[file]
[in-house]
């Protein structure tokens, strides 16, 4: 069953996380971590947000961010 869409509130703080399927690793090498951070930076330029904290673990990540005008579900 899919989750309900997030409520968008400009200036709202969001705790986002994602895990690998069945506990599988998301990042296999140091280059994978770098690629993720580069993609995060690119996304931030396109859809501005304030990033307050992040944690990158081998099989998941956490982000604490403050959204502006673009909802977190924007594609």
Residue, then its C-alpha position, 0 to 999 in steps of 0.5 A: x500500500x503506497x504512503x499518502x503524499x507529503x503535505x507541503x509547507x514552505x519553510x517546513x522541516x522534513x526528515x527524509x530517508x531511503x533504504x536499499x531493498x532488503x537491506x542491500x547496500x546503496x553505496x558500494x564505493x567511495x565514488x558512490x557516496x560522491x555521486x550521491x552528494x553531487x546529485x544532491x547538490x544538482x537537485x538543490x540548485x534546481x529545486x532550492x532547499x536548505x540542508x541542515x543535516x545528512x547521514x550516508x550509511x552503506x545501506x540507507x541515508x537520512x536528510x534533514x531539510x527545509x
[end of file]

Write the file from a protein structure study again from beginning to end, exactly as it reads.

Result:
[in-house]
């Protein structure tokens, strides 16, 4: 069953996380971590947000961010 869409509130703080399927690793090498951070930076330029904290673990990540005008579900 899919989750309900997030409520968008400009200036709202969001705790986002994602895990690998069945506990599988998301990042296999140091280059994978770098690629993720580069993609995060690119996304931030396109859809501005304030990033307050992040944690990158081998099989998941956490982000604490403050959204502006673009909802977190924007594609």
Residue, then its C-alpha position, 0 to 999 in steps of 0.5 A: x500500500x503506497x504512503x499518502x503524499x507529503x503535505x507541503x509547507x514552505x519553510x517546513x522541516x522534513x526528515x527524509x530517508x531511503x533504504x536499499x531493498x532488503x537491506x542491500x547496500x546503496x553505496x558500494x564505493x567511495x565514488x558512490x557516496x560522491x555521486x550521491x552528494x553531487x546529485x544532491x547538490x544538482x537537485x538543490x540548485x534546481x529545486x532550492x532547499x536548505x540542508x541542515x543535516x545528512x547521514x550516508x550509511x552503506x545501506x540507507x541515508x537520512x536528510x534533514x531539510x527545509x